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Marriage and menopause


By Delores Liesner

When things happen in the haze of early morning awakening there is no evidence of reason — it’s simply panic — especially if the wife is in menopausal fog.

The evening before I’d been restless, out of sorts hormonally, and as my easy-going hubby had learned from experience, was best left alone to beat “it” into submission through a fit of cleaning. Rearranging the basement pantry at the bottom of the stairs, including moving the freezer by hip-sliding it back and forth had effectively exhausted the jittery nerves. Shaking my head at the mysteries of menopause, I popped some clothes into the washer and headed upstairs to bed totally unaware of what would hit us in the morning.

Padding down the stairs to move my clothes to the dryer, I admired the neat pantry shelves, then turned to the freezer’s new location and stared in horror at the puddle of water eddying across the floor. What on earth? Had the old freezer I’d bought from my dad given up the ghost during the night? Could I have broken something sliding it across the cement floor? I opened the door and the light came on. I stared in confusion because the motor was still humming. My screech “Ken, hellllllp!” brought my dear hubby tearing down the stairs, bleary, but wide-eyed and ready to rescue his woman. I sheepishly reported that it was the freezer that needed rescuing.

Mystified, my fix-anything man seemed flummoxed and agreed to a house call from a 24-hour appliance repairman. While waiting for him to come, we decided to empty the freezer in case we had to repair or replace it. Our neighbors loaned us several coolers and left with a warning not to stand in any water if I was going to use a hair dryer to melt the ice.

I’d never tried that, so after we mopped the floor and transferred the freezer’s contents to the coolers, Ken plugged the hair dryer in the socket above the freezer and I became Annie Oakley with an ‘ice-gun.’ Large chunks of semi-frozen slush soon began to melt when whoosh! Flames shot out from the hair dryer. “Hot flash!” Ken yelled, pulling the plug and teasing me because yesterday I’d fanned the freezer door to cool down from a flash of my own. Sleepy chuckles grew as he ducked into the workroom area of the basement blowing at the still smoking hairdryer like a cowboy with his six-shooter.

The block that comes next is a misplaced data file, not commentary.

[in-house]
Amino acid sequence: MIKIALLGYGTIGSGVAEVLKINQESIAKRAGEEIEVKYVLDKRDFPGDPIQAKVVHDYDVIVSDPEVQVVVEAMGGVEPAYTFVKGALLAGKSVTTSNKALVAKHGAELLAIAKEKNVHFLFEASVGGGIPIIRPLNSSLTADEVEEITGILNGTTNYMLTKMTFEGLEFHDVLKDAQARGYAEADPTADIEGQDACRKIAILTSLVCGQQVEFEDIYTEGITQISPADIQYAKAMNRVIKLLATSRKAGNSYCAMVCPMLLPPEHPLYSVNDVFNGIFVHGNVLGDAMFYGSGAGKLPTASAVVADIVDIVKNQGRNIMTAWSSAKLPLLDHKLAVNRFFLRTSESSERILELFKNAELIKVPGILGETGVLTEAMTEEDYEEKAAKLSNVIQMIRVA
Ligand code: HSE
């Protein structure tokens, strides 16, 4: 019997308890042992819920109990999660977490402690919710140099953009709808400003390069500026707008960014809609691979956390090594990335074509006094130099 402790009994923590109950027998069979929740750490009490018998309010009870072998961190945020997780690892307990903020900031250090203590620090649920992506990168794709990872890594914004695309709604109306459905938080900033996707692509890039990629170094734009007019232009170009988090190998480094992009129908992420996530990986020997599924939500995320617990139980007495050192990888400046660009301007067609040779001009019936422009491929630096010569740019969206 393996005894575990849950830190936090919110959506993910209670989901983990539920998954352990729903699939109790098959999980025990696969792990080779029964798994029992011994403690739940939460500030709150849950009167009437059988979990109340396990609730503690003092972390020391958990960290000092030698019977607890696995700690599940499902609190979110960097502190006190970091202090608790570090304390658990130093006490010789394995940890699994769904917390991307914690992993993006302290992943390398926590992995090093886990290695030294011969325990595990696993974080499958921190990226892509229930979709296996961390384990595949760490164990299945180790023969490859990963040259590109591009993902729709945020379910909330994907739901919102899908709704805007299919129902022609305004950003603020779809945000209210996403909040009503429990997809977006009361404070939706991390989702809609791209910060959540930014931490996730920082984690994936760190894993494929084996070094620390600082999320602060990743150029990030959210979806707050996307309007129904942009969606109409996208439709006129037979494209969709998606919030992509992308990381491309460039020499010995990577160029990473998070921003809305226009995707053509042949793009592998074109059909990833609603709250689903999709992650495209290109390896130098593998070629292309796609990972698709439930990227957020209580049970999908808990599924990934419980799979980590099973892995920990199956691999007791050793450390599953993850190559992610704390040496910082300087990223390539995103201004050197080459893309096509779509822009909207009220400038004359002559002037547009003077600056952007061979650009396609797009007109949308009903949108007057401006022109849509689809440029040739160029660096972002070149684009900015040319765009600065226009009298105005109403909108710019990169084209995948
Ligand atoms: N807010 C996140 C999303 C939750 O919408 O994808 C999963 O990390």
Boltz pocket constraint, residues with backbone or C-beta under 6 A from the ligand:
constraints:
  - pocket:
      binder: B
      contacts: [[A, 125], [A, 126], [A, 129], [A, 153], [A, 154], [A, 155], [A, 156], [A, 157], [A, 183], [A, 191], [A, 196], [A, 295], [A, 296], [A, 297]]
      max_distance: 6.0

“Coward,” I chuckled, putting a few pans of water to boil to hasten the thawing. Figuring Ken was retreating from the action, I set the bucket behind me where I could toss chunks of ice as they loosened. Chipping at the ice, I did not hear Ken come up behind me and bend to move the bucket so he could take over. I heard his yelp though, because I’d tossed the first huge fistfuls of dripping ice behind me, striking his bare chest.

We were still giggling when the sound of chimes in the background finally registered. Ken ran up to answer the door, automatically flipping the light switch as he bounded up the stairs. “Hey!” I yelled, and he stopped and turned the light back on, groaning a loud “Oh, no,” then continued up to answer the door. Curious about Ken’s moaning, I joined the men in the foyer, just in time to hear Ken explain to the youthful repairman that he’d figured out the problem on the way up from the basement.

When he turned the light off, the freezer motor also stopped, and he realized that I’d plugged the freezer into the outlet on the light switch. When I turned the light off the night before, I’d actually turned off the freezer too, and then turned it back on this morning. We looked at each other and burst out laughing again.

The repairman sheepishly watched us a moment, obviously skeptical of our reaction, and hesitantly said, “I hate to tell you but you’ll still have to pay $40 for a house call.” We chuckled again and told him it was still better than we’d hoped as we’d expected to have to replace the freezer.

We invited him into the kitchen and while Ken was writing out the check the repairman turned to me and said, “As long as the freezer has been off during the night you might want to clean it out. “

Before I could tell him that we’d already started, he continued advising, “You could speed up the thaw with a hair dryer…” Ken’s twinkling eyes met mine and we couldn’t stop the gales of laughter. When we finally paused for air, the bemused young man shook his head and studied us a moment longer, then smilingly confirmed that he’d never met a couple quite like us.

We were smart enough not to ask him what he meant.

Instead Ken just shrugged his shoulders in a manly survival pose, and escorted him to the door with a stage whisper, “It’s the combination — marriage and menopause — sometimes, you’ve just got to laugh.”